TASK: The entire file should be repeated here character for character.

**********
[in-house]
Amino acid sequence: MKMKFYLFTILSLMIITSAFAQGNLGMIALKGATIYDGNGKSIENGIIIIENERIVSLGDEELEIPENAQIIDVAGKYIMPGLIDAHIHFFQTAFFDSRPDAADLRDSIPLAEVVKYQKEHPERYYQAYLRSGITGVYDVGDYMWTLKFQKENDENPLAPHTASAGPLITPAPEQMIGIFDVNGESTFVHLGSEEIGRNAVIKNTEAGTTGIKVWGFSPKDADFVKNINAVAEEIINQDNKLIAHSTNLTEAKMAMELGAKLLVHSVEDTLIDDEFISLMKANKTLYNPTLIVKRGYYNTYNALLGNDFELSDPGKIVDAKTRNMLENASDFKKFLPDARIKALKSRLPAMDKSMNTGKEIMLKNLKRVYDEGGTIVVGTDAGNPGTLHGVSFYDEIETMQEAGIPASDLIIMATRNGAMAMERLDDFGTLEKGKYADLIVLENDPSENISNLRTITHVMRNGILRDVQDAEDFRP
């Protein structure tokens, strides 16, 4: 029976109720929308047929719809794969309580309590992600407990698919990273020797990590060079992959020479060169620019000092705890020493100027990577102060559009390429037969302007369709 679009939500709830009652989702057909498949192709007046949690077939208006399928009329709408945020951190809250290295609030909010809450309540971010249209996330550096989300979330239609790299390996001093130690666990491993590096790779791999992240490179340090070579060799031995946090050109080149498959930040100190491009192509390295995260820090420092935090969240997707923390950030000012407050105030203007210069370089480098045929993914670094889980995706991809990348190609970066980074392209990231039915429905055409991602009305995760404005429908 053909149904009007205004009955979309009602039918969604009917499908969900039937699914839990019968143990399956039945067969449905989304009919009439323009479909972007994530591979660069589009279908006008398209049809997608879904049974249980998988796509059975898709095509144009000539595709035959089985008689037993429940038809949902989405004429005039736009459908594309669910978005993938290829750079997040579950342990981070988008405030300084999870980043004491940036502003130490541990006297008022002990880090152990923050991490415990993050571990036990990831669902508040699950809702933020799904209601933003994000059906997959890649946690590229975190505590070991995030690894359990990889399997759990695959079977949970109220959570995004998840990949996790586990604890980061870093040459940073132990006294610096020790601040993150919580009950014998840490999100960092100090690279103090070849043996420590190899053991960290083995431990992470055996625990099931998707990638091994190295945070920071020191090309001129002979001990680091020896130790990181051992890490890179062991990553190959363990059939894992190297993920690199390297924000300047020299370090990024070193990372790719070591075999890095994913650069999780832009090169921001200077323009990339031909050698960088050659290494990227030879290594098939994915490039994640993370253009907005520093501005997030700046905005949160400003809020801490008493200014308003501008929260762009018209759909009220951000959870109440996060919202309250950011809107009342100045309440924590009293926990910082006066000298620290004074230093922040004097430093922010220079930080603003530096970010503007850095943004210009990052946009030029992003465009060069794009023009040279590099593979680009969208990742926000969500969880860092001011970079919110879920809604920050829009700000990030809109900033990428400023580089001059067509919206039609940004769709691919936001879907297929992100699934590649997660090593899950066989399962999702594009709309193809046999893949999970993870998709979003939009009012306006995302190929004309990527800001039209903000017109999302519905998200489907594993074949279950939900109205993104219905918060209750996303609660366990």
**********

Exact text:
[in-house]
Amino acid sequence: MKMKFYLFTILSLMIITSAFAQGNLGMIALKGATIYDGNGKSIENGIIIIENERIVSLGDEELEIPENAQIIDVAGKYIMPGLIDAHIHFFQTAFFDSRPDAADLRDSIPLAEVVKYQKEHPERYYQAYLRSGITGVYDVGDYMWTLKFQKENDENPLAPHTASAGPLITPAPEQMIGIFDVNGESTFVHLGSEEIGRNAVIKNTEAGTTGIKVWGFSPKDADFVKNINAVAEEIINQDNKLIAHSTNLTEAKMAMELGAKLLVHSVEDTLIDDEFISLMKANKTLYNPTLIVKRGYYNTYNALLGNDFELSDPGKIVDAKTRNMLENASDFKKFLPDARIKALKSRLPAMDKSMNTGKEIMLKNLKRVYDEGGTIVVGTDAGNPGTLHGVSFYDEIETMQEAGIPASDLIIMATRNGAMAMERLDDFGTLEKGKYADLIVLENDPSENISNLRTITHVMRNGILRDVQDAEDFRP
């Protein structure tokens, strides 16, 4: 029976109720929308047929719809794969309580309590992600407990698919990273020797990590060079992959020479060169620019000092705890020493100027990577102060559009390429037969302007369709 679009939500709830009652989702057909498949192709007046949690077939208006399928009329709408945020951190809250290295609030909010809450309540971010249209996330550096989300979330239609790299390996001093130690666990491993590096790779791999992240490179340090070579060799031995946090050109080149498959930040100190491009192509390295995260820090420092935090969240997707923390950030000012407050105030203007210069370089480098045929993914670094889980995706991809990348190609970066980074392209990231039915429905055409991602009305995760404005429908 053909149904009007205004009955979309009602039918969604009917499908969900039937699914839990019968143990399956039945067969449905989304009919009439323009479909972007994530591979660069589009279908006008398209049809997608879904049974249980998988796509059975898709095509144009000539595709035959089985008689037993429940038809949902989405004429005039736009459908594309669910978005993938290829750079997040579950342990981070988008405030300084999870980043004491940036502003130490541990006297008022002990880090152990923050991490415990993050571990036990990831669902508040699950809702933020799904209601933003994000059906997959890649946690590229975190505590070991995030690894359990990889399997759990695959079977949970109220959570995004998840990949996790586990604890980061870093040459940073132990006294610096020790601040993150919580009950014998840490999100960092100090690279103090070849043996420590190899053991960290083995431990992470055996625990099931998707990638091994190295945070920071020191090309001129002979001990680091020896130790990181051992890490890179062991990553190959363990059939894992190297993920690199390297924000300047020299370090990024070193990372790719070591075999890095994913650069999780832009090169921001200077323009990339031909050698960088050659290494990227030879290594098939994915490039994640993370253009907005520093501005997030700046905005949160400003809020801490008493200014308003501008929260762009018209759909009220951000959870109440996060919202309250950011809107009342100045309440924590009293926990910082006066000298620290004074230093922040004097430093922010220079930080603003530096970010503007850095943004210009990052946009030029992003465009060069794009023009040279590099593979680009969208990742926000969500969880860092001011970079919110879920809604920050829009700000990030809109900033990428400023580089001059067509919206039609940004769709691919936001879907297929992100699934590649997660090593899950066989399962999702594009709309193809046999893949999970993870998709979003939009009012306006995302190929004309990527800001039209903000017109999302519905998200489907594993074949279950939900109205993104219905918060209750996303609660366990």